School quality, child wellbeing and parents' satisfaction
Stephen Gibbons () and
Olmo Silva ()
LSE Research Online Documents on Economics from London School of Economics and Political Science, LSE Library
Researchers in economics of education usually assume that parents choose schools for their high academic performance, with some support from revealed preference evidence based on local house prices. However, anecdotal evidence and common sense suggest that school quality is not one-dimensional and that parents and children are concerned about other school factors related to pupil wellbeing. In this paper we consider whether parental notions of school quality are based on academic standards, and whether these notions are aligned with the wellbeing of the children. To do so, we use direct information on stated perceptions in the Longitudinal Survey of Young People in England (LSYPE) matched to UK administrative records on pupil achievements. Our results suggest that test score based measures of school quality tend to dominate parents’ perceptions of educational excellence. However, school quality along this dimension is not strongly associated with pupil happiness and enjoyment of the learning environment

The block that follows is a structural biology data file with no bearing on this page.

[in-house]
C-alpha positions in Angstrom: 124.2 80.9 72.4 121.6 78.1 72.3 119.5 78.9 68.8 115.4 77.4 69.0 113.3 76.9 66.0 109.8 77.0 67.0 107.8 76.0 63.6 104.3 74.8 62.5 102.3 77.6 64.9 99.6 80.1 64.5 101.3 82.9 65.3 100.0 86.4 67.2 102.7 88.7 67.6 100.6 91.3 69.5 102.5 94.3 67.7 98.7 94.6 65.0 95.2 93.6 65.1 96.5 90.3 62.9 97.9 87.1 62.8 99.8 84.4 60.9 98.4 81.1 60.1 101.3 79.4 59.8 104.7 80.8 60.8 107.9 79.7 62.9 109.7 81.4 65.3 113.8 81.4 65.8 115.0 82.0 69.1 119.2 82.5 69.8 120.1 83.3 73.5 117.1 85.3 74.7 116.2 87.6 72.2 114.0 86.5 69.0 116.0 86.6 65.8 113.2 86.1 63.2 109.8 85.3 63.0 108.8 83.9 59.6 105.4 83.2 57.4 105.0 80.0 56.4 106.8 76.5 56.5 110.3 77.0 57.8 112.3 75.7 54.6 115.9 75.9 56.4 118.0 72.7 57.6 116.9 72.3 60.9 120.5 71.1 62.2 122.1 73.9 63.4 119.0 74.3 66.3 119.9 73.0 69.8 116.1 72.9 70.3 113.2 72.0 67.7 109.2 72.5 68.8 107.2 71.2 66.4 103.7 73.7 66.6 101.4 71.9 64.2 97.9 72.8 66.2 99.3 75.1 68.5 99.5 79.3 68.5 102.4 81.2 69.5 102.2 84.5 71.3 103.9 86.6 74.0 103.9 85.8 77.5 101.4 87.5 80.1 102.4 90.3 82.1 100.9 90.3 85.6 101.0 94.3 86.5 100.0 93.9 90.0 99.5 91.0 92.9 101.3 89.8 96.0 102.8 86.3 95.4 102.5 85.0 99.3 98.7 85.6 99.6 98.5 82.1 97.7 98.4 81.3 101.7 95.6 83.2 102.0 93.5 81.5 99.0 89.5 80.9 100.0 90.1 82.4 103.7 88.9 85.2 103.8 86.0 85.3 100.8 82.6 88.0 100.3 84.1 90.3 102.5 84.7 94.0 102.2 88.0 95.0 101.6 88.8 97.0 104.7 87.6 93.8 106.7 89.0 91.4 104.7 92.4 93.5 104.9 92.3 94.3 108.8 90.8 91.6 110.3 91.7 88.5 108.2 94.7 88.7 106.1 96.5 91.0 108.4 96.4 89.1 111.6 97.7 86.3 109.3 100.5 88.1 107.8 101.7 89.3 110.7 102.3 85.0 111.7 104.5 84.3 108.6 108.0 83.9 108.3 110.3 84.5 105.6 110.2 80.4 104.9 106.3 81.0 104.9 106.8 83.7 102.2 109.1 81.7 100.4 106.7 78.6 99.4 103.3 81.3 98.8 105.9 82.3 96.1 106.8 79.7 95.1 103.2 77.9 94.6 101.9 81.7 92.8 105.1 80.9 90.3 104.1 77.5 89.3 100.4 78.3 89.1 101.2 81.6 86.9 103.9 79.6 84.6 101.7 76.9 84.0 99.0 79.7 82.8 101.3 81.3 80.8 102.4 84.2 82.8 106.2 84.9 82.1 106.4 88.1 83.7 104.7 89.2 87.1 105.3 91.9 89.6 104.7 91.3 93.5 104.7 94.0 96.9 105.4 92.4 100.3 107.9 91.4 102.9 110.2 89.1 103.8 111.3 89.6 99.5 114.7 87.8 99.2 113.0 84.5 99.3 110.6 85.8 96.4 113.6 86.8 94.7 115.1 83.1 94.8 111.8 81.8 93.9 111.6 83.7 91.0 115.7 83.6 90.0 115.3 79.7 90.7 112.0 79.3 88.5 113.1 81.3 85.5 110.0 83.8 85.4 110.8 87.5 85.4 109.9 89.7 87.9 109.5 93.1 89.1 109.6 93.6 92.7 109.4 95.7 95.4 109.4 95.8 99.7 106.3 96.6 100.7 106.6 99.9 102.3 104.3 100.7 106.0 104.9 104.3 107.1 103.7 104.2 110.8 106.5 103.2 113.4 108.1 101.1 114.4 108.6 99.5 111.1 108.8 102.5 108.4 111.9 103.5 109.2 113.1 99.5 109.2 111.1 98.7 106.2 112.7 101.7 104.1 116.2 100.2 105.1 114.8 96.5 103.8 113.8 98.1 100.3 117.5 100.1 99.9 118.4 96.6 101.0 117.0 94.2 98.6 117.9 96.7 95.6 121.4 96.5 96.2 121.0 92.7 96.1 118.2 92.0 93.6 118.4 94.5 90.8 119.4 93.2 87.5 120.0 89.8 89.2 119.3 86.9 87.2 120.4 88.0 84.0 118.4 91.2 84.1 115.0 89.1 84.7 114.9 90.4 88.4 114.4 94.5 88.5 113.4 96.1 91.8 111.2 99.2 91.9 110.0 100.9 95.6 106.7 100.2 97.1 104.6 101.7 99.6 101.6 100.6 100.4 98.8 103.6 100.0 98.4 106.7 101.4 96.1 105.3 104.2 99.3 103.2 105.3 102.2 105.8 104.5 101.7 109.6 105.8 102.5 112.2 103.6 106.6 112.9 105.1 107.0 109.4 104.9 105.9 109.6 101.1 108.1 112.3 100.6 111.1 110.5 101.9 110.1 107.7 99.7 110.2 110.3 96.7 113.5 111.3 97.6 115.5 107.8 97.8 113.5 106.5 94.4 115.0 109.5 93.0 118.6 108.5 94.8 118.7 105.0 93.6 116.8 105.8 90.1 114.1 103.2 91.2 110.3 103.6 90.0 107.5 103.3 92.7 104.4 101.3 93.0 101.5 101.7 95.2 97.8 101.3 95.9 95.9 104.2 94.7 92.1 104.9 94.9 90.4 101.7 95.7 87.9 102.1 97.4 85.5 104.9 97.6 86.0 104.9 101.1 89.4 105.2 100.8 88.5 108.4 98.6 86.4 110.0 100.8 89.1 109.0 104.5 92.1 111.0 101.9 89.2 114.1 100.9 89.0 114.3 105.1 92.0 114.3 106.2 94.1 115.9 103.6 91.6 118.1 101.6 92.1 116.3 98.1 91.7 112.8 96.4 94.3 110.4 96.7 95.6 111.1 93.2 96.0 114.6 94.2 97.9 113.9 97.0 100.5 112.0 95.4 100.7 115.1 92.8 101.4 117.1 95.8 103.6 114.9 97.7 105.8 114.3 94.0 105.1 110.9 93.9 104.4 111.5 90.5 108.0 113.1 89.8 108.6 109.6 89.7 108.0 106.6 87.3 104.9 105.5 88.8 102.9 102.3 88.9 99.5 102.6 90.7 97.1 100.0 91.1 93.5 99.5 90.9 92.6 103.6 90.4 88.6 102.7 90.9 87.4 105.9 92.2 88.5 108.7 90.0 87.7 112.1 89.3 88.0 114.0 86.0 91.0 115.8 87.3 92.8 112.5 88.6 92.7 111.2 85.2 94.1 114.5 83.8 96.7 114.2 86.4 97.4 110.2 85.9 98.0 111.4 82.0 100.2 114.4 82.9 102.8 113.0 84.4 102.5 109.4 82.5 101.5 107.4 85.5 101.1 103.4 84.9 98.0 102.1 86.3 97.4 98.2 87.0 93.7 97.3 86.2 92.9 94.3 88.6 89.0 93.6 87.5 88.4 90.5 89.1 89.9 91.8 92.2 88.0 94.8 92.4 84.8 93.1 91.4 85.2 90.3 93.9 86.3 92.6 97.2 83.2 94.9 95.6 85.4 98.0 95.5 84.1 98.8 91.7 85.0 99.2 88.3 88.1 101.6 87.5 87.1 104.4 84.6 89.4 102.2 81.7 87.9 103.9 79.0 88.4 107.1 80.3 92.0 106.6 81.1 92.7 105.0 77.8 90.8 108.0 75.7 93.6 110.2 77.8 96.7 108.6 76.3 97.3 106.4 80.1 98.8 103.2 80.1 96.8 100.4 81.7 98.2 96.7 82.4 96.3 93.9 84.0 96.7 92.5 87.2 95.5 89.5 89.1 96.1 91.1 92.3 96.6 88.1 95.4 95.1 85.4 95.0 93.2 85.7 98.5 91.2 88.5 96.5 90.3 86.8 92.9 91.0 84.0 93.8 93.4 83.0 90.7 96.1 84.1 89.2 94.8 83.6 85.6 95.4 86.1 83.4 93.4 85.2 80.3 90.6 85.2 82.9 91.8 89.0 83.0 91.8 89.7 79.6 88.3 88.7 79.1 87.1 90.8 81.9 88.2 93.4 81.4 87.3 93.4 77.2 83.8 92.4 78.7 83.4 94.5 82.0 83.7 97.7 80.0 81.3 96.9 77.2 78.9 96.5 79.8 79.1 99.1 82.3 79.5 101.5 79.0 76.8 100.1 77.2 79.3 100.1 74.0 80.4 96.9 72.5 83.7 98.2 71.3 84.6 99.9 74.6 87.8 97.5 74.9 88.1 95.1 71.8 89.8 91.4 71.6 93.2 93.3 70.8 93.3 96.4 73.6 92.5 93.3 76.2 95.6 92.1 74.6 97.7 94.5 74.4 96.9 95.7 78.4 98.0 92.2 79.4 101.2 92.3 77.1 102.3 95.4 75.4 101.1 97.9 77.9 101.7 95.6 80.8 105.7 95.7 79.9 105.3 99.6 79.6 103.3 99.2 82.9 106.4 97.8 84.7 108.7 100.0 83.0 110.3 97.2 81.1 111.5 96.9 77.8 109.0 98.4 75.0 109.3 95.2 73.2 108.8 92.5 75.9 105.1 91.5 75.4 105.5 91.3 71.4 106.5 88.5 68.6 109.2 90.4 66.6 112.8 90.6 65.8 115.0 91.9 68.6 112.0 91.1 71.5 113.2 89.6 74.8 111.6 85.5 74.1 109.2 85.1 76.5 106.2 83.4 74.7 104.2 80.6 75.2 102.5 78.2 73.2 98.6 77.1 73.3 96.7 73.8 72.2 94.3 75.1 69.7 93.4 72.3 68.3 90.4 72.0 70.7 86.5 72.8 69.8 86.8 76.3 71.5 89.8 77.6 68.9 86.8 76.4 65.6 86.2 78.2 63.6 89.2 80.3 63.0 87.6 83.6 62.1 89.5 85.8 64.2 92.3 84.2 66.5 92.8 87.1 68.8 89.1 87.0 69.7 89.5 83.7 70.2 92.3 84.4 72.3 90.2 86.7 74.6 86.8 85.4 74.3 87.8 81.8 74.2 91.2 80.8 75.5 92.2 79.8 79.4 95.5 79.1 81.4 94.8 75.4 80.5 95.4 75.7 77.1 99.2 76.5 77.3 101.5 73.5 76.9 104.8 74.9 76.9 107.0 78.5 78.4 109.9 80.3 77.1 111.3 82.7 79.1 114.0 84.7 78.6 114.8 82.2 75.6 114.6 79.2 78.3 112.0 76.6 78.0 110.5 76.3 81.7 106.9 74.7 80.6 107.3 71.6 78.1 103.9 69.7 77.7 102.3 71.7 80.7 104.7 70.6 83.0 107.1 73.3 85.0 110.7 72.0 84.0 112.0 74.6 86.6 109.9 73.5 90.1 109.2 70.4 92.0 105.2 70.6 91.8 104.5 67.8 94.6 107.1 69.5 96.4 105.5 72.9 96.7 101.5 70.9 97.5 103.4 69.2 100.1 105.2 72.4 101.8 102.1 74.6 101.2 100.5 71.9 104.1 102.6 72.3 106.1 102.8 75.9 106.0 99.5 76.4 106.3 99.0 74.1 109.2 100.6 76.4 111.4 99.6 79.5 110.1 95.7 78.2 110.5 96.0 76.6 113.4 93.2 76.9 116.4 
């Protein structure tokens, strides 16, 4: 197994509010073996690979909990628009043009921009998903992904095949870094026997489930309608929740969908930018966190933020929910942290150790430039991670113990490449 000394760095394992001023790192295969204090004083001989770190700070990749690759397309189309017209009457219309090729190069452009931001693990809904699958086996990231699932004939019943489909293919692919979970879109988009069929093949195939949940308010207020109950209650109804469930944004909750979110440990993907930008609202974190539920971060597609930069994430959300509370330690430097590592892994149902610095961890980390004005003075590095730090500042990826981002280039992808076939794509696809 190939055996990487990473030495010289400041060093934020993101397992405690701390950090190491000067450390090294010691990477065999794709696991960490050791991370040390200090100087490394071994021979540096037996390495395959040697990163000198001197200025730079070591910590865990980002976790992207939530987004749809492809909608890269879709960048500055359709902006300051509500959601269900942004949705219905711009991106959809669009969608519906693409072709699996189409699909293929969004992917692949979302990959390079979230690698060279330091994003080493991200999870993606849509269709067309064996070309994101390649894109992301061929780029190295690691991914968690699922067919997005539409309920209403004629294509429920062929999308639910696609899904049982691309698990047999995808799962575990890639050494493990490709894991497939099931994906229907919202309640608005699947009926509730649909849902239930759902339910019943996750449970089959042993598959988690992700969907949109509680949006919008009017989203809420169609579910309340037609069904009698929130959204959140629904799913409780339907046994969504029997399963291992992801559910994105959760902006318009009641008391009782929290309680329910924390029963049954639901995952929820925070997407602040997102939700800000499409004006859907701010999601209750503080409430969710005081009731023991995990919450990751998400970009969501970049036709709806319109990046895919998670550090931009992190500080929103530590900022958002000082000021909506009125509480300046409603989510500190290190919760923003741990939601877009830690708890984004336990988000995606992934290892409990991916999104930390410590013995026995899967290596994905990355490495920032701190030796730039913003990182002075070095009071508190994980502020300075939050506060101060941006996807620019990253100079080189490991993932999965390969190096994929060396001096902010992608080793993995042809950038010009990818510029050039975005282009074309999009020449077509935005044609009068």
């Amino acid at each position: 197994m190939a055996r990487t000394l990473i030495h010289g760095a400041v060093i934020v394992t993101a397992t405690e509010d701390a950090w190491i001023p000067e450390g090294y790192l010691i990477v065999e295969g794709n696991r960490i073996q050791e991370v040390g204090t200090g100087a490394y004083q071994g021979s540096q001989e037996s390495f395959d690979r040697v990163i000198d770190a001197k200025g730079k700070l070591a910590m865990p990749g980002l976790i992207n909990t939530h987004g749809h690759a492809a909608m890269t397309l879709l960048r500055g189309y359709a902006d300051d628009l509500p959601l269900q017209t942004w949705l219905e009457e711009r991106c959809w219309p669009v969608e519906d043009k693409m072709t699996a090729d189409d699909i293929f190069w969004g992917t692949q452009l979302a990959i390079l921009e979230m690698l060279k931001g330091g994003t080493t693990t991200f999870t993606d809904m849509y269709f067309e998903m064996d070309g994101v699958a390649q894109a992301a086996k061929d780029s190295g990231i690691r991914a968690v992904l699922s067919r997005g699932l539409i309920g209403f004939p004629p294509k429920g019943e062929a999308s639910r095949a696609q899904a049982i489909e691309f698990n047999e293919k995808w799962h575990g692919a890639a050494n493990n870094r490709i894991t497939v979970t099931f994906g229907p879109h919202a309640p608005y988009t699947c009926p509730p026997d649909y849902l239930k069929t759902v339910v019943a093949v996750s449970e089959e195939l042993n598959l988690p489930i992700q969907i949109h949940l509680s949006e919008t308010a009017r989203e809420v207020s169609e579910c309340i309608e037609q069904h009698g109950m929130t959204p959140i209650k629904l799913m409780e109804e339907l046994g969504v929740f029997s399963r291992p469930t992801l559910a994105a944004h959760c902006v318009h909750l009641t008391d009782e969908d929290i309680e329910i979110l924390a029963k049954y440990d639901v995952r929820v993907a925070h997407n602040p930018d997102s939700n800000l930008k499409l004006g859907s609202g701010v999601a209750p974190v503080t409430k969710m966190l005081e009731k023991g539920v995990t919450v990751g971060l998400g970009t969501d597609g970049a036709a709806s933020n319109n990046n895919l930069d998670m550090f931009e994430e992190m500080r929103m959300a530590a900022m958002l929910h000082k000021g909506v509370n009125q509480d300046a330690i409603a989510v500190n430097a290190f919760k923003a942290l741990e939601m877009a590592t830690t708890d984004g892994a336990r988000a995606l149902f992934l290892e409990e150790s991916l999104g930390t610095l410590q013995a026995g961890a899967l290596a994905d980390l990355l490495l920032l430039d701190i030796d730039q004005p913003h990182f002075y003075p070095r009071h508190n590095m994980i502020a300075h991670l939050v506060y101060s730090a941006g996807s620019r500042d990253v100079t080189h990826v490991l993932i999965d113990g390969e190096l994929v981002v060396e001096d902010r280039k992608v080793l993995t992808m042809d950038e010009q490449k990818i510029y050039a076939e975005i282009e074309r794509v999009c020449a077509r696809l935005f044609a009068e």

JEL-codes: H75 I20 Z0 (search for similar items in EconPapers)
Pages: 52 pages
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Journal Article: School quality, child wellbeing and parents' satisfaction (2011)
Working Paper: School Quality, Child Wellbeing and Parents Satisfaction (2009)
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Persistent link: https://EconPapers.repec.org/RePEc:ehl:lserod:23654
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